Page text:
Somewhat unintentionally, over the past few months the “Out There” blog has become a clearinghouse for odd photos, unexplained events, and generally outdoor oddities.
That’s fine with me. Spend enough time outdoors, I figure, and you’re bound to find things that stump you.
I recently received an email from Ed Ford of Hermon, who had some photos he wanted to share.
“I don’t think this is odd, I just can’t explain it,” Ford wrote. “Any of your readers seen this in the snow?”
Ford explained that he lives on Outer Union Street, which leads west out of Bangor and features plenty of farms and forests.
“These footprints were just noticed this morning,” Ford wrote. “At first, I though, ‘easy ID … dog-style animal dragging his tail,’ but upon a closer inspection the tail is not busy, as you can see as it ‘cuts’ into the snow, and there are no softened edges on this line anywhere and it doesn’t waver back and forth to follow a gait, as a tail would, especially a tail that would have to be this large.”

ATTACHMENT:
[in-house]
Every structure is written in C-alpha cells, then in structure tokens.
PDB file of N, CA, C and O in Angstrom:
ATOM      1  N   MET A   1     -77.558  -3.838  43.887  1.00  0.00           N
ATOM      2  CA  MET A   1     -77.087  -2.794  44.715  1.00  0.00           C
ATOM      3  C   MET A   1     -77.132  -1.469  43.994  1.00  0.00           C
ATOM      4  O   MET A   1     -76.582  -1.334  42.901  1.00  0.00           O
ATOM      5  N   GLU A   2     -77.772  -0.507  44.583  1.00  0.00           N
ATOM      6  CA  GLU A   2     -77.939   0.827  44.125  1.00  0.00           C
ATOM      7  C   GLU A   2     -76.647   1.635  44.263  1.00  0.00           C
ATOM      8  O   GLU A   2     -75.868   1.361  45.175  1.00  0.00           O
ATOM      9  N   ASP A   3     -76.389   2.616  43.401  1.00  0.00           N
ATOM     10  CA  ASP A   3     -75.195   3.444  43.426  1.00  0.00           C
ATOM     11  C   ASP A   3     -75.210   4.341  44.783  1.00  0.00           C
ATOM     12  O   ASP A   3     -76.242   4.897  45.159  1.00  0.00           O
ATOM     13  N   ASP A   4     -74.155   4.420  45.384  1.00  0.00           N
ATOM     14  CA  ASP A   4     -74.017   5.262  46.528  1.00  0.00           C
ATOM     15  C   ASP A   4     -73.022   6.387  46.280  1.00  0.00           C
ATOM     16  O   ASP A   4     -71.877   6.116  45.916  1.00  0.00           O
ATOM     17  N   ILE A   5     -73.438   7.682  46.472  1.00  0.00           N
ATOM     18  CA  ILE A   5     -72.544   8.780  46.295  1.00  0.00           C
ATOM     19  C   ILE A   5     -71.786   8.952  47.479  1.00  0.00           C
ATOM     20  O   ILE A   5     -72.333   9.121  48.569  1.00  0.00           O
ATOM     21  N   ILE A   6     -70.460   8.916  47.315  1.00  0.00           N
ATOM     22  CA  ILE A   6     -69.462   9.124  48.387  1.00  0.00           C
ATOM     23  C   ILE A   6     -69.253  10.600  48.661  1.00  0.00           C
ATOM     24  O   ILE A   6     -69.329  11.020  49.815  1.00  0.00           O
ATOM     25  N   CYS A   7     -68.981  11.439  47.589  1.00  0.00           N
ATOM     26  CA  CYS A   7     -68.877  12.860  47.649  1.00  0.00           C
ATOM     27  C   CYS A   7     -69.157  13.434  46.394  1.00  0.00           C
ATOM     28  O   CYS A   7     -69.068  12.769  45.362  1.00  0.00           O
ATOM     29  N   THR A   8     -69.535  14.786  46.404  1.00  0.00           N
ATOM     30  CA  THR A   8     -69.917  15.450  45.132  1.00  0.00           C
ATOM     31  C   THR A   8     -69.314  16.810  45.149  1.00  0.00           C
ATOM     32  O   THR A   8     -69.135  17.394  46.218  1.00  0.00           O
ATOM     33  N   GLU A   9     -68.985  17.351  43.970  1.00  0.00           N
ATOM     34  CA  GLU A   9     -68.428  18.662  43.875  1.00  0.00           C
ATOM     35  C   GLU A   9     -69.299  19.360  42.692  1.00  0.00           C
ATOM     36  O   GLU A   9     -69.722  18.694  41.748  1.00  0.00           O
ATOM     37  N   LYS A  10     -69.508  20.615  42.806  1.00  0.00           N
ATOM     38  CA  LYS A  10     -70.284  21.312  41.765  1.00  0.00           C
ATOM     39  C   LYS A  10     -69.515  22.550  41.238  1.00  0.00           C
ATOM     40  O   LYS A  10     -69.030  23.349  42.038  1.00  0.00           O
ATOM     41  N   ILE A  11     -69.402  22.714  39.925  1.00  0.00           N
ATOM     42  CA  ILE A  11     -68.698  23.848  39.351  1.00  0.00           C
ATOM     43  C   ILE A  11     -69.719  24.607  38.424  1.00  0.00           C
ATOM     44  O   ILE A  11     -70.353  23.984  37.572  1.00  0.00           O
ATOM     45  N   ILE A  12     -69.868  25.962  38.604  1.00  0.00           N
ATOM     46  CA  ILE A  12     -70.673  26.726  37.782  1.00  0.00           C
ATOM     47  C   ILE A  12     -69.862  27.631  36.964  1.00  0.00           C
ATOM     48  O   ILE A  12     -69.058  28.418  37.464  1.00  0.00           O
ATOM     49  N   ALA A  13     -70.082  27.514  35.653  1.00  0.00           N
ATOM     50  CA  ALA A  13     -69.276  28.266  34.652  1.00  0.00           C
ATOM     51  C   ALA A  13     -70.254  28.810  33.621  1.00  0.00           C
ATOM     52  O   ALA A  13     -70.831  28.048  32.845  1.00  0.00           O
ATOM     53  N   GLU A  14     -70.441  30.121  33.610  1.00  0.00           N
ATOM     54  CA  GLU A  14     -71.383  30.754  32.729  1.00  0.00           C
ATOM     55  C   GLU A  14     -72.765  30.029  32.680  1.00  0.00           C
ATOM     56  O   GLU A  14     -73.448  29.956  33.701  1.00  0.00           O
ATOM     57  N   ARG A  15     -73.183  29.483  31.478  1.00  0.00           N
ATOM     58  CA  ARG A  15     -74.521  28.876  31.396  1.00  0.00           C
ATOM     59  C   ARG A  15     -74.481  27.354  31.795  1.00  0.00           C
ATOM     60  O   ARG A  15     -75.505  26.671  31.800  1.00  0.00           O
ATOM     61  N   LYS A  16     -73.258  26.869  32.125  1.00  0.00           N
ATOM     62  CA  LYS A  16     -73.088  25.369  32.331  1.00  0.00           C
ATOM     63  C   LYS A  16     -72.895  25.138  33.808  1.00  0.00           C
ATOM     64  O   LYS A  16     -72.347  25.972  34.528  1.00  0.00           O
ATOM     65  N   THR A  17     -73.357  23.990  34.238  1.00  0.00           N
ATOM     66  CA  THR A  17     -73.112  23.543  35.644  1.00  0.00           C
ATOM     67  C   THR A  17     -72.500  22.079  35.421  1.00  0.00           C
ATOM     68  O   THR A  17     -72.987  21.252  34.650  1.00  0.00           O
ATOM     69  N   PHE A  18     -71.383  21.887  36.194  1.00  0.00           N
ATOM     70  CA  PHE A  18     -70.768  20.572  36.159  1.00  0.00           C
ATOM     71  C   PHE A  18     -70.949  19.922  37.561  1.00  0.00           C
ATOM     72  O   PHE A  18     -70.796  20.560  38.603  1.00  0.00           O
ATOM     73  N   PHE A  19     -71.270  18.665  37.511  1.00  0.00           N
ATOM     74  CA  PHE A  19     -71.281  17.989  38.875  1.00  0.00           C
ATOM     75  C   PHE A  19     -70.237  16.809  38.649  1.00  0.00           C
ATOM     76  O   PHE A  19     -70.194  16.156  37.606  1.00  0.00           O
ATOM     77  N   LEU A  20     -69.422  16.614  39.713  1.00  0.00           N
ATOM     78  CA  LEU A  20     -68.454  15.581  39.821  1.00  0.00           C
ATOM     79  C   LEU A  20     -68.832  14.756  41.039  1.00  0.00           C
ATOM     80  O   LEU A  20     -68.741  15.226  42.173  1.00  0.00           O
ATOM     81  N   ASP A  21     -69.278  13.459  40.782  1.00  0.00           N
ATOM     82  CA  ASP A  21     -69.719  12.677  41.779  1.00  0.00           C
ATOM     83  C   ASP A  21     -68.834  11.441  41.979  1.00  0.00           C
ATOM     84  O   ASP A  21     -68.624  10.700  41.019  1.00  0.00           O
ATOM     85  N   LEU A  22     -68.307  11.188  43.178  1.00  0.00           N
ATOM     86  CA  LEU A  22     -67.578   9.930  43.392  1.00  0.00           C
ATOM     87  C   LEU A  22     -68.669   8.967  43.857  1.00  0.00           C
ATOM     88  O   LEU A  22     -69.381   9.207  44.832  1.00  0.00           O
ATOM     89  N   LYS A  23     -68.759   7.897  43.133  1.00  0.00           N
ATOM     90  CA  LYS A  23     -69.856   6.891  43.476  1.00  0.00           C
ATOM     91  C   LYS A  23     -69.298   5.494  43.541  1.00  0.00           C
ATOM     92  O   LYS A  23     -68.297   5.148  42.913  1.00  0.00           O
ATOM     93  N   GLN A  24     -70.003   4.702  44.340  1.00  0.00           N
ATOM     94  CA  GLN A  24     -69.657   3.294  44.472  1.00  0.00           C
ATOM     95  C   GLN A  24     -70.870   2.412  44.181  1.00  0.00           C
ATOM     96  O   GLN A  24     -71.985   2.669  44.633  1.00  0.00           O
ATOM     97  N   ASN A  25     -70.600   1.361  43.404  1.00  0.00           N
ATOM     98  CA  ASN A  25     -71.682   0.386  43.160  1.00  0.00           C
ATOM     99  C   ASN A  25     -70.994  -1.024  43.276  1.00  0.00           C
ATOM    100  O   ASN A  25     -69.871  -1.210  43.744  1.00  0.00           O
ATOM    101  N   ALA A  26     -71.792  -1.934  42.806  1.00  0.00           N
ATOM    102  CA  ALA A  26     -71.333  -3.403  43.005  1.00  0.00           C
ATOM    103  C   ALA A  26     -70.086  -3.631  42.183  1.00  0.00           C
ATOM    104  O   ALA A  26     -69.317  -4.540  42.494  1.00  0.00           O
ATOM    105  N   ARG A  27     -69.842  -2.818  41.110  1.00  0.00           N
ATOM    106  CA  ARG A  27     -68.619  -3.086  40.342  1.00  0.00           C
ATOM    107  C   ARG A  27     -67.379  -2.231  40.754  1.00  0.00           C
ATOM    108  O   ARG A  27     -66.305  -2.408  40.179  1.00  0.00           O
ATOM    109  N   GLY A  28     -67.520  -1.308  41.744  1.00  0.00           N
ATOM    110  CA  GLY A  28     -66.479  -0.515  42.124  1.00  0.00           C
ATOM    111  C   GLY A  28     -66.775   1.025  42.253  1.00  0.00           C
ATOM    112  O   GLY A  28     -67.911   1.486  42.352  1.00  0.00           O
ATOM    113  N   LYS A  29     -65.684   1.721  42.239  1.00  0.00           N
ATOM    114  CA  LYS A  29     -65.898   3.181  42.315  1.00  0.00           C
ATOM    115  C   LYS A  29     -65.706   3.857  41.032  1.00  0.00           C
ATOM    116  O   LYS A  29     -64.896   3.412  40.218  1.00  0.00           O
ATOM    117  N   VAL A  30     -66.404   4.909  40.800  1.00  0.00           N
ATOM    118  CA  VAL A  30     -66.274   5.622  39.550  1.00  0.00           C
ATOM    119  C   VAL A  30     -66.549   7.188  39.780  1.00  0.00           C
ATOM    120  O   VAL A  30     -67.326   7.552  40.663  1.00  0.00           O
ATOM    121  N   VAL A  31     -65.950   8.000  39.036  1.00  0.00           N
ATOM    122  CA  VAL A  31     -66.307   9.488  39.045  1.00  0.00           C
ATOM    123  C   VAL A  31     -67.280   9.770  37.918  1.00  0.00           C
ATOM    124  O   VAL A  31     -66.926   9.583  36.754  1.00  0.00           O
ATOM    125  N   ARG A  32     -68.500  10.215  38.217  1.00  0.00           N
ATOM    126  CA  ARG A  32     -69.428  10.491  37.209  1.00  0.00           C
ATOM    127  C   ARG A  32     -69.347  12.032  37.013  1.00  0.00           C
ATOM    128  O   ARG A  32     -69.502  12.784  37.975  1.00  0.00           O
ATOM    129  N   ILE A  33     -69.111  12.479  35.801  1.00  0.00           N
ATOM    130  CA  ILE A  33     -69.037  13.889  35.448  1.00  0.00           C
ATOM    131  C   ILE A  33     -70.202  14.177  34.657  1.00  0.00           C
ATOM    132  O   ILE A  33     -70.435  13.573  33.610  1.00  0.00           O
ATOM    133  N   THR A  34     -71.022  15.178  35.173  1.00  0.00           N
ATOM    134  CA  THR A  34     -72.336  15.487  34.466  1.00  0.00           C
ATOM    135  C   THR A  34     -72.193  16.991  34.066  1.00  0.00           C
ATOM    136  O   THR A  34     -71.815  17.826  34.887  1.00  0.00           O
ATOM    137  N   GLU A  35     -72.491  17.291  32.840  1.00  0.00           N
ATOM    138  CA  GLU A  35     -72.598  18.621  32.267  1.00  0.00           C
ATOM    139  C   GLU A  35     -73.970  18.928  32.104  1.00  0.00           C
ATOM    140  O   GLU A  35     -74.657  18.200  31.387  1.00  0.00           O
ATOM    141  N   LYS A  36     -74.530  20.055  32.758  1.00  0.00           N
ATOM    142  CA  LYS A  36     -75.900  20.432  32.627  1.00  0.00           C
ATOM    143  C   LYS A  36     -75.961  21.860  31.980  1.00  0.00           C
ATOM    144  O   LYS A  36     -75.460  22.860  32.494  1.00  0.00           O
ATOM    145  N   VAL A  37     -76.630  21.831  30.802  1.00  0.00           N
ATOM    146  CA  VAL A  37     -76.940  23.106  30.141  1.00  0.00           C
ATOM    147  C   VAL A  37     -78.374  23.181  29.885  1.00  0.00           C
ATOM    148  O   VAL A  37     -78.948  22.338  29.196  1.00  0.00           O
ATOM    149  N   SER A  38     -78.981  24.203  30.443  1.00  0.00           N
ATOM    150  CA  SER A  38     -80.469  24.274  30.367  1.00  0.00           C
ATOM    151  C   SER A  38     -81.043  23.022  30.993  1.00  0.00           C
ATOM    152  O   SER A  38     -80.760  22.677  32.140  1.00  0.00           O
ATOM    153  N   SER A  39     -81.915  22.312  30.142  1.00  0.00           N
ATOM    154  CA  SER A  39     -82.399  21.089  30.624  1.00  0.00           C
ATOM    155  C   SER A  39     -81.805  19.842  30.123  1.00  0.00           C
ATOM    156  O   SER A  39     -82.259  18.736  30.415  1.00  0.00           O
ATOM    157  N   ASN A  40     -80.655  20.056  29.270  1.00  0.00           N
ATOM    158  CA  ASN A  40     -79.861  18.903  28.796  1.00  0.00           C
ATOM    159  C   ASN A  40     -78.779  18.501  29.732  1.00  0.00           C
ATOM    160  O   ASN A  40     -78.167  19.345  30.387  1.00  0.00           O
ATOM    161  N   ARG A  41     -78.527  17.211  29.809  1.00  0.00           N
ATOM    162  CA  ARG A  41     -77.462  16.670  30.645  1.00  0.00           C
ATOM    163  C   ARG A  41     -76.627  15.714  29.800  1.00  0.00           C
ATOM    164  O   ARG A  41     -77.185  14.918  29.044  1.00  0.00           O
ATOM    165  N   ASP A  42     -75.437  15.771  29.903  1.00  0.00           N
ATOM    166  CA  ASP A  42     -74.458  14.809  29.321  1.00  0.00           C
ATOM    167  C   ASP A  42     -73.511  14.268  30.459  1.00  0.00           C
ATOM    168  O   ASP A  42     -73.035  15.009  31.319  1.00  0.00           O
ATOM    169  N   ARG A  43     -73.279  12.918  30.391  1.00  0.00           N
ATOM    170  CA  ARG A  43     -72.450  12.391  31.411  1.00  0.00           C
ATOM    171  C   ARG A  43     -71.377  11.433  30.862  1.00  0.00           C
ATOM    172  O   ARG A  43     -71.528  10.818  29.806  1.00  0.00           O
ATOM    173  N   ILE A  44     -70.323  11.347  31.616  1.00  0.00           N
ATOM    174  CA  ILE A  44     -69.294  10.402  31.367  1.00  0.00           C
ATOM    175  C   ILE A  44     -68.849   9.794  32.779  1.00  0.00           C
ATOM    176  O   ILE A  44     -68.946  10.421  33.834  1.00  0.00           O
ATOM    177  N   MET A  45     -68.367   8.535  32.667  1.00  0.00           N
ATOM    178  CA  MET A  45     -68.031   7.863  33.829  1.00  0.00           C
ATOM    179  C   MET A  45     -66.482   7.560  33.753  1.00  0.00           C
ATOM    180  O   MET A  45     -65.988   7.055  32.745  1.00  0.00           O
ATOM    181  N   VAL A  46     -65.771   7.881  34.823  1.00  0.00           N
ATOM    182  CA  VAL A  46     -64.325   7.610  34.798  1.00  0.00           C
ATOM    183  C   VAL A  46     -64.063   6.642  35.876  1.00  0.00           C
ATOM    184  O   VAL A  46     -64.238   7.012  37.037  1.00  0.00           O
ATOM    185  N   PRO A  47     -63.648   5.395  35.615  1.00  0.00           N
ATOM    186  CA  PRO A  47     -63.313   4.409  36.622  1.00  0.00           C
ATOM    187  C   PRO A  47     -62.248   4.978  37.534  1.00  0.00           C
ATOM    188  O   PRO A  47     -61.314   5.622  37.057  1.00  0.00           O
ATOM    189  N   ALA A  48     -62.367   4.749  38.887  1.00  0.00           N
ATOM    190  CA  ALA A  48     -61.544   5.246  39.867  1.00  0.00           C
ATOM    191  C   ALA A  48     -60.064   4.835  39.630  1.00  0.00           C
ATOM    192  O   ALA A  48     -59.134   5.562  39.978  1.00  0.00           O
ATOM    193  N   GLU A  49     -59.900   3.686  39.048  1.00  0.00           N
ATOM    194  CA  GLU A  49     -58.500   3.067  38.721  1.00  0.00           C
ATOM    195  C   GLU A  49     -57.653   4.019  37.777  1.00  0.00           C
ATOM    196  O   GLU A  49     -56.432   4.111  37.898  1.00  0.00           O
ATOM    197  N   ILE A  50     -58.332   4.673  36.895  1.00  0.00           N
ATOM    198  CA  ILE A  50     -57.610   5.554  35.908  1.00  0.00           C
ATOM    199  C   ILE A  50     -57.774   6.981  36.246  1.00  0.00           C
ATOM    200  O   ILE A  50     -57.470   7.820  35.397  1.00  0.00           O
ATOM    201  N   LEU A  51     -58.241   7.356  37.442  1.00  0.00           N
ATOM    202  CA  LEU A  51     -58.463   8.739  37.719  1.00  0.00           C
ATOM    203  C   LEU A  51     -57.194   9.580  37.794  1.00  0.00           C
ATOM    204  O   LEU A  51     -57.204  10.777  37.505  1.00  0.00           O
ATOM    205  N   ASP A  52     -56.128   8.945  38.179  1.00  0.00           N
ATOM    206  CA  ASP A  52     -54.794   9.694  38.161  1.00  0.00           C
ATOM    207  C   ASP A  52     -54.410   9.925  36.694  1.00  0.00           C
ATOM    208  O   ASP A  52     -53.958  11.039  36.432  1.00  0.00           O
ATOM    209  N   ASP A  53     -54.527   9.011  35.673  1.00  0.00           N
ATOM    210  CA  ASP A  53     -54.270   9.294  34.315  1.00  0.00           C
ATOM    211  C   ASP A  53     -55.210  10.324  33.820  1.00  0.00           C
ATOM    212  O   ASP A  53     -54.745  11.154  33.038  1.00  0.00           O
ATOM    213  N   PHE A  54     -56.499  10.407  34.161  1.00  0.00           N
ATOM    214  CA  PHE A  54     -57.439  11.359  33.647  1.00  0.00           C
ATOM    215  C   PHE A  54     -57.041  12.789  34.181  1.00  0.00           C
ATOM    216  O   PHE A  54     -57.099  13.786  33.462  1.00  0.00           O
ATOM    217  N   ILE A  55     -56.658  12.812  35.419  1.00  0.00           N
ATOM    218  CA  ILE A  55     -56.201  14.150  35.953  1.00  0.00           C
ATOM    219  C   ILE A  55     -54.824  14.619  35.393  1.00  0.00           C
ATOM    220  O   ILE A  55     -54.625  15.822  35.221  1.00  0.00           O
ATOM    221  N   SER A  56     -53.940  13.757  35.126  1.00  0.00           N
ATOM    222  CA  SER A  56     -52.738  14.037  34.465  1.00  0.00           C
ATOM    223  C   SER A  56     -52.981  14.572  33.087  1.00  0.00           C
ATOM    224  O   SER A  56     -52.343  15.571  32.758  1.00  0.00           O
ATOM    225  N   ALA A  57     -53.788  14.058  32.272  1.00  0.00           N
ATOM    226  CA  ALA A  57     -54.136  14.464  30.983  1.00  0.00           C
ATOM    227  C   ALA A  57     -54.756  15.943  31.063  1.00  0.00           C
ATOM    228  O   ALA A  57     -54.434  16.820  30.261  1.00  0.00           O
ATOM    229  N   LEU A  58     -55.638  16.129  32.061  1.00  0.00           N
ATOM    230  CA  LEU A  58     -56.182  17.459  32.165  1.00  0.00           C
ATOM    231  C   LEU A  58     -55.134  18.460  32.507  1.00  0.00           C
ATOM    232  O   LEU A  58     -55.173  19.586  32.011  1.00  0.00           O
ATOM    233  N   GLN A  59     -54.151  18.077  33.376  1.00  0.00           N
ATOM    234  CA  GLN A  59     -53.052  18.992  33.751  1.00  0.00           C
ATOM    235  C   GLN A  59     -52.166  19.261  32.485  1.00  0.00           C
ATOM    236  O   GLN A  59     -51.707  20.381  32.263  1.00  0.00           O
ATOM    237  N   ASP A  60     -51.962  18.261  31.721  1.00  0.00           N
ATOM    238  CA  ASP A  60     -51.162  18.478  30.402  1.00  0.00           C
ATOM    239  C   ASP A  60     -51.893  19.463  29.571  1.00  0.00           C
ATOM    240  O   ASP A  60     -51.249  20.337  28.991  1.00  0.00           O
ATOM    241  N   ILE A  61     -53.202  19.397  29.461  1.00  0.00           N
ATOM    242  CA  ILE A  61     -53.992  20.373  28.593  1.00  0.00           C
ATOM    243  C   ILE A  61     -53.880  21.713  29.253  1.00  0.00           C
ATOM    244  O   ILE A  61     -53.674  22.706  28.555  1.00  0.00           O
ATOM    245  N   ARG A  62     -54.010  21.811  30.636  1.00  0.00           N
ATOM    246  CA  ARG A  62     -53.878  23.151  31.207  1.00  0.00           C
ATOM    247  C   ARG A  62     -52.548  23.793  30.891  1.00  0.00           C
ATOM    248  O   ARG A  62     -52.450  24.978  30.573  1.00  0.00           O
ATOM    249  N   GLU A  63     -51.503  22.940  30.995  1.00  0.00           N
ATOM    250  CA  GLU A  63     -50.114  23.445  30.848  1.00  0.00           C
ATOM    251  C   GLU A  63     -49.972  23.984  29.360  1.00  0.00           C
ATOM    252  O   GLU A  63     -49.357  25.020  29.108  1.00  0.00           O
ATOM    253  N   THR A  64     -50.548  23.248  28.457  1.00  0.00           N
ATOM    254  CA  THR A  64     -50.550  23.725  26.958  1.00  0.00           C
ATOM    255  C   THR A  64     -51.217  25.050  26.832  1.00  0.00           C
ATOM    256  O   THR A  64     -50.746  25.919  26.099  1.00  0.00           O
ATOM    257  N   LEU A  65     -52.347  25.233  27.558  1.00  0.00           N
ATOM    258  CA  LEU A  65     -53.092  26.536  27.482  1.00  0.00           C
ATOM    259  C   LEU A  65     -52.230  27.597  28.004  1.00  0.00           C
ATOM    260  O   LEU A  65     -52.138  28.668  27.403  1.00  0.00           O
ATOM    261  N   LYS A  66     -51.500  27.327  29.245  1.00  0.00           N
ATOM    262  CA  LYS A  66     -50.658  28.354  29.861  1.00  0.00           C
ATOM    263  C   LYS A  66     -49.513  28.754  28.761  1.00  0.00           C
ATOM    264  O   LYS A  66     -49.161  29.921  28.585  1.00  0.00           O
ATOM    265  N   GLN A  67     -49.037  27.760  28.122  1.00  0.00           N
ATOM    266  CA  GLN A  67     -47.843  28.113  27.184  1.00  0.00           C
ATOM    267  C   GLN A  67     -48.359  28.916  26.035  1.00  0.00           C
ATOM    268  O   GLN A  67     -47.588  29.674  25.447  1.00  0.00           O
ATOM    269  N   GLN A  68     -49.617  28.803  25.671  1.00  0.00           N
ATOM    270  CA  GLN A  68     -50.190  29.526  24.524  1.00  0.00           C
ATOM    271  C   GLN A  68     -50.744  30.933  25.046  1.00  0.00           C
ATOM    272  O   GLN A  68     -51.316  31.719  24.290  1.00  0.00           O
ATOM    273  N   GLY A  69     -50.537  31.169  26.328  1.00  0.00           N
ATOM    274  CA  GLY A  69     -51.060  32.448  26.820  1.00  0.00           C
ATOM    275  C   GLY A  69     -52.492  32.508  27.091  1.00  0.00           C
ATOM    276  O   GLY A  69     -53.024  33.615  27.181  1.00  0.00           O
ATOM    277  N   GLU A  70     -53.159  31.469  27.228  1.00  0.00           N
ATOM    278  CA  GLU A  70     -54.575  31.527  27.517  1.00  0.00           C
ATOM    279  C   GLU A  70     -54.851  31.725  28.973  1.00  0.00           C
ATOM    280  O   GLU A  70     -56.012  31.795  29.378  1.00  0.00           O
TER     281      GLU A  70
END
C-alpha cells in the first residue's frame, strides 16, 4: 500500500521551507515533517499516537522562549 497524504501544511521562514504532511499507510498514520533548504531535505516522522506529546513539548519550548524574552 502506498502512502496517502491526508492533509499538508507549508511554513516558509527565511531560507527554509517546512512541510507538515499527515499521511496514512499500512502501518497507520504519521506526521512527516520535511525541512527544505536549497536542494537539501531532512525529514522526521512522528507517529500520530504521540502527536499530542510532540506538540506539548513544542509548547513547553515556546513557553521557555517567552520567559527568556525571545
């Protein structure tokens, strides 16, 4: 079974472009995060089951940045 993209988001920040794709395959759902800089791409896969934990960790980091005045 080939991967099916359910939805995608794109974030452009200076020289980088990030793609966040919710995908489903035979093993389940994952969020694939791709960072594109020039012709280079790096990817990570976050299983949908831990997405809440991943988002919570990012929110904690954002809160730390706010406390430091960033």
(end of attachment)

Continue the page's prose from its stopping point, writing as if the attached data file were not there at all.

Ford explained that the cut in the snow is about an inch and a half wide by an inch and a half deep. The gait of the animal is about 24 inches long.
“I also thought [these tracks were made] by an animal dragging something — stick, bone, etc. — but this can’t be as the line follows the gait without wavering. Also, this cut in the snow never wavers, and is a clean-cut line in the snow like if you or I dragged something at a perfect 90-degree angle,” he wrote. “And if the animal was dragging something underneath it, there would certainly be some correcting or adjustments in the gait. There is none of this throughout the approximately 100 yards of tracks across snow.
“This animal is also clearly not in a hunting mode as there is no stopping, breaking the snow with [nose] or paw.”
One photo in particular caught Ford’s eye.
“The animal, still walking, turns and the tail marks actually swing out approximately three feet, still cutting into the snow (with some other surface dragging from another part of the body,” Ford wrote. “One pic also shows the foot has a ‘spur’ of some nature as this wasn’t a foot-into-foot print.”
Ford took his time looking at the tracks, and has passed along plenty of photos, which I’ve shared here.
“There was approximately 100 yards to study as [the animal] traversed around the yard and crossed Union Street, right next to a horse farm [that also has] pigs,” he wrote.
So, it’s up to you (again), readers. What made these tracks?